With a focus on genetic developments in Africa, the advent of the African Society of Human Genetics (AfSHG) (http://www.afshg.org) led to commitment to establish a continental genomics research network. Pressure from the AfSHG resulted in relocation of its headquarters from the National Institutes of Health (NIH) in the USA (where its President, Professor Charles Rotimi, is based) to the DHG within the Department of Clinical Laboratory Sciences. Collaboration of the AfSHG with the NIH (USA) and the Wellcome Trust (UK) led to the establishment of the Human Heredity and Health: Africa programme (H3Africa) (http://www.h3africa.org) for funding large-scale genomic research networks on the African continent. The DHG, with its commitment to promote genetics within as many disciplines as possible, within UCT and elsewhere, is viewed as a key role player in the work of the AfSHG and H3Africa.
In March 2011 the Division hosted an International Joint Conference of the African and Southern African Societies of Human Genetics, which attracted a stellar list of researchers in the field. The meeting's purpose was to define research priorities and develop study designs required to improve health in African populations. Since the H3Africa meeting, both the Wellcome Trust and the NIH have launched competitive doctoral and post-doctoral fellowship grant opportunities for young African scientists, and have established local reference centres. The Southern African Human Genome Programme, launched in January 2011, will further extend these initiatives.11 With international support and interest in ensuring the interconnectivity and applicability of genetics and genomics in the health of our continent, UCT has a notable role to play in integrating genomics research and translation with other medical disciplines.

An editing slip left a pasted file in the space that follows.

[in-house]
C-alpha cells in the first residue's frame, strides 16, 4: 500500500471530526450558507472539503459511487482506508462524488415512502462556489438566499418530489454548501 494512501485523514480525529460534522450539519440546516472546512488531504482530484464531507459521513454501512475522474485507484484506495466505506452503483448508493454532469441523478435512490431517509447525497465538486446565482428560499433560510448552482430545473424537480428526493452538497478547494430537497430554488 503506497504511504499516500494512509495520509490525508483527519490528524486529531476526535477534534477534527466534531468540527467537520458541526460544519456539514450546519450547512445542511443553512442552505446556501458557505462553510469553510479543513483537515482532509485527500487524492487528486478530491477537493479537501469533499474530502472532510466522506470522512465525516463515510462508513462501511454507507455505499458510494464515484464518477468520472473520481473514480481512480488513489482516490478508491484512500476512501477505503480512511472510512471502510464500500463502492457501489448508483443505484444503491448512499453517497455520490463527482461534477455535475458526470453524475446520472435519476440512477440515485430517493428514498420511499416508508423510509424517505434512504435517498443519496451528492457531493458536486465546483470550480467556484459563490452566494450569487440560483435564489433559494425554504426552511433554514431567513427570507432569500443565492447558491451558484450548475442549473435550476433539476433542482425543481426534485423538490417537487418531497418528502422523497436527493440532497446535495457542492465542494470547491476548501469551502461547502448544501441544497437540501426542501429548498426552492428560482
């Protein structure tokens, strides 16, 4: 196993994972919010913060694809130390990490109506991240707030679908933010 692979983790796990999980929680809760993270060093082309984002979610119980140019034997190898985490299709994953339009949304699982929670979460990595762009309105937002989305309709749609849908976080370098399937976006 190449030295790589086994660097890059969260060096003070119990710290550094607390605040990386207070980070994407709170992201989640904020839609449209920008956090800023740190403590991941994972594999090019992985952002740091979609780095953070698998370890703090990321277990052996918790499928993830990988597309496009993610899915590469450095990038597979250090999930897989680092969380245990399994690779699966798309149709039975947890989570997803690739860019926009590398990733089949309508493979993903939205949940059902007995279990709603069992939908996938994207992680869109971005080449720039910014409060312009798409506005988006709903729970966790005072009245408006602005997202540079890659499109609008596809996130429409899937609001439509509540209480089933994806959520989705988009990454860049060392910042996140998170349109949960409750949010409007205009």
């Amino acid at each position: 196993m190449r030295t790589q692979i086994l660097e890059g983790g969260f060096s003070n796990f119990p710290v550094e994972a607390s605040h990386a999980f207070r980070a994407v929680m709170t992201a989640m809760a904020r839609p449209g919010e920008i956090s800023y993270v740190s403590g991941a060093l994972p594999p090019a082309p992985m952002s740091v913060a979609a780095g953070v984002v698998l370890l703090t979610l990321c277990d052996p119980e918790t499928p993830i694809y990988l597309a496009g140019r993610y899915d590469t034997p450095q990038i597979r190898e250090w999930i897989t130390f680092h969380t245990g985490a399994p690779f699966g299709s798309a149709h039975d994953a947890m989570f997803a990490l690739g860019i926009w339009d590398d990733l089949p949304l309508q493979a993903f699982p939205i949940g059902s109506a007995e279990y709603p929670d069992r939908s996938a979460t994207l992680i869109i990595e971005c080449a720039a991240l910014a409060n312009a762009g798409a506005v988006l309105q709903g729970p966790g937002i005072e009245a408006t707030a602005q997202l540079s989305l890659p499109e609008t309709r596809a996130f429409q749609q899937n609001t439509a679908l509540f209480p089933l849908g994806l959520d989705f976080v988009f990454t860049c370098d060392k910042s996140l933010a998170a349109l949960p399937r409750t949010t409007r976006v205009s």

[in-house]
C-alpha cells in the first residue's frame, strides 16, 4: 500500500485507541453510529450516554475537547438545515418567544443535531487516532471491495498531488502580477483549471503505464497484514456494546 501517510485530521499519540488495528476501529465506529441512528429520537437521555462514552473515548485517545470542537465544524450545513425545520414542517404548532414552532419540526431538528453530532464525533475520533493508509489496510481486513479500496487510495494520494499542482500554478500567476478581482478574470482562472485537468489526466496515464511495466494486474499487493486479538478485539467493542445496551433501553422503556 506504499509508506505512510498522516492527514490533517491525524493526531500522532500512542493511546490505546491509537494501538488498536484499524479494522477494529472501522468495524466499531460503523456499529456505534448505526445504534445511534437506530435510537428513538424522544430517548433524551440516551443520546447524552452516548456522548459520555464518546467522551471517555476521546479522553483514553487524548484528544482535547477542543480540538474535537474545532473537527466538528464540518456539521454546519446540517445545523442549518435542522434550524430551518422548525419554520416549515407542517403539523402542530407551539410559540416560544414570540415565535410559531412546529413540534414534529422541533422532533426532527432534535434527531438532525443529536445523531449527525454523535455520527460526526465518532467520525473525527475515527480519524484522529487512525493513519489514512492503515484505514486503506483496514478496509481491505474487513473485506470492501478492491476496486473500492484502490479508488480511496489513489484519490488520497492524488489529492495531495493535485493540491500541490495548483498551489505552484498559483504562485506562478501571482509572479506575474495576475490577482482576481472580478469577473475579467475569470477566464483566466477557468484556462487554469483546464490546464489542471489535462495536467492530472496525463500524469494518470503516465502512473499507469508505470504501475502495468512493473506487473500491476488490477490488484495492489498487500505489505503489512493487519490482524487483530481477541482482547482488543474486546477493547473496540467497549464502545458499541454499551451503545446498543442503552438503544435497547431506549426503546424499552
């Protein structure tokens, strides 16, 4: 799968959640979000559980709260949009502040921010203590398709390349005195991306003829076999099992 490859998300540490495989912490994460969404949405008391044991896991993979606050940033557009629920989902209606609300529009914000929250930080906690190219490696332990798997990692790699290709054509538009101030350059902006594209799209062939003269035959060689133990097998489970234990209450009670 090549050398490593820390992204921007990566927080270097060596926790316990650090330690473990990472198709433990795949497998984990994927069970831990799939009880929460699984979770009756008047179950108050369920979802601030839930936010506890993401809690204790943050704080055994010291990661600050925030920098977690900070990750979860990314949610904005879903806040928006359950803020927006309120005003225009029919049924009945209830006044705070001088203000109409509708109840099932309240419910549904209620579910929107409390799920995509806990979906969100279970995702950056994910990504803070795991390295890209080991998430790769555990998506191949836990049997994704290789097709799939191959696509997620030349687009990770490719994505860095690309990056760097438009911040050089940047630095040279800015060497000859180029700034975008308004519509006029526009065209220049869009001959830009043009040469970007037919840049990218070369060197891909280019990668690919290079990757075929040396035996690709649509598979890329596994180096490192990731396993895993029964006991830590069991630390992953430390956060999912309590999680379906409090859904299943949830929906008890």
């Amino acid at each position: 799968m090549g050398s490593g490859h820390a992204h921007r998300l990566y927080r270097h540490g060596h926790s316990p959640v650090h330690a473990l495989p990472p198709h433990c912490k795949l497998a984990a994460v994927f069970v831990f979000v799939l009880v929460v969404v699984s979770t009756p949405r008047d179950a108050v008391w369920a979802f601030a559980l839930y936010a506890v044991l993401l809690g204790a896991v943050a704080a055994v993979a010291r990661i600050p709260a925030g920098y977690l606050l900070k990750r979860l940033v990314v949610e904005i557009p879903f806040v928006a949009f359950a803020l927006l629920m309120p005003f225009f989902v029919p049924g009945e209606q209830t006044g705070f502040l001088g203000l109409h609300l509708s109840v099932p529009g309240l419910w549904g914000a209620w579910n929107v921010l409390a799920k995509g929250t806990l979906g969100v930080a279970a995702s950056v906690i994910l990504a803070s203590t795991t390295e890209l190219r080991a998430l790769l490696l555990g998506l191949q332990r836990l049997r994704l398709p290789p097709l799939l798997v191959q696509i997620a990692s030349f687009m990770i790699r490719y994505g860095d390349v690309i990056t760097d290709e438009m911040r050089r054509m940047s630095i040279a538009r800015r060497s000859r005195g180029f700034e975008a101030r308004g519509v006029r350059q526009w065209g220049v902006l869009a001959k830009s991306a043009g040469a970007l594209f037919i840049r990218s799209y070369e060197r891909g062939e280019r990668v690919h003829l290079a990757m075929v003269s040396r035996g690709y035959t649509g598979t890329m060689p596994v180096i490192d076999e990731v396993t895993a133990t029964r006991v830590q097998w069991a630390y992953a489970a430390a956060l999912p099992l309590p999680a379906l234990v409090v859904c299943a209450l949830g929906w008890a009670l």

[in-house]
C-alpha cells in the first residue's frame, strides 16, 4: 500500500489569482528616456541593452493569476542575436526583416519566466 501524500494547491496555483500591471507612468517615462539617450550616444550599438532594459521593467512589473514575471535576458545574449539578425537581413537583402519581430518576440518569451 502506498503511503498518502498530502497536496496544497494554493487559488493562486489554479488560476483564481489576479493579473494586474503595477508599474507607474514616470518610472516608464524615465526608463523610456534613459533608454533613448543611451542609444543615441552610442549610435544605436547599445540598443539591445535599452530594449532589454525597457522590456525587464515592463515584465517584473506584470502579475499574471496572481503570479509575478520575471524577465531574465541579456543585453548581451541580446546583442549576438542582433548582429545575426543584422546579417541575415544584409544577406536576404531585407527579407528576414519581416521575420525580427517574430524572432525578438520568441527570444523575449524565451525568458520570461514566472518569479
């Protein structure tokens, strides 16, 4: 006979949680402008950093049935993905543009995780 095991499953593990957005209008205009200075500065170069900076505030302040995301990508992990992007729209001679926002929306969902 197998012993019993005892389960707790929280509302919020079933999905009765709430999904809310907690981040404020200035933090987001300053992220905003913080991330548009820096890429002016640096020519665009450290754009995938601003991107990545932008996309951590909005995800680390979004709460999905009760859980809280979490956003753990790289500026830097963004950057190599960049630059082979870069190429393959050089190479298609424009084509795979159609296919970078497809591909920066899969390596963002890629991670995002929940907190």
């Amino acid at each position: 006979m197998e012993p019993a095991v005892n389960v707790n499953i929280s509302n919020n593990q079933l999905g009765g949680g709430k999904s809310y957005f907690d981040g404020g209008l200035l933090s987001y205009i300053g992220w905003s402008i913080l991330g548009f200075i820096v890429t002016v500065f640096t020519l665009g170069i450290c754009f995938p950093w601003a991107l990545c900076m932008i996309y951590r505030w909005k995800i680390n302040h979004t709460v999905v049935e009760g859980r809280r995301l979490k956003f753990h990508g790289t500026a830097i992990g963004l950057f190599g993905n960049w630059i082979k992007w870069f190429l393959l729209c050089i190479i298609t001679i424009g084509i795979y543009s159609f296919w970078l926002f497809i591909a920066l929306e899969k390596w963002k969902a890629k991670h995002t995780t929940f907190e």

Current genetic services in SA
The objective of a good genetic service is 'to help people with a genetic disadvantage to live and reproduce as normally and responsibly as possible'.12 Ideally, the service should include diagnosis, counselling and comprehensive care for those individuals whose lives could be affected by a genetic condition. This is as necessary in an emerging economy such as SA, where limited resources adversely affect the adequacy of facilities for the disabled, as in the developed world.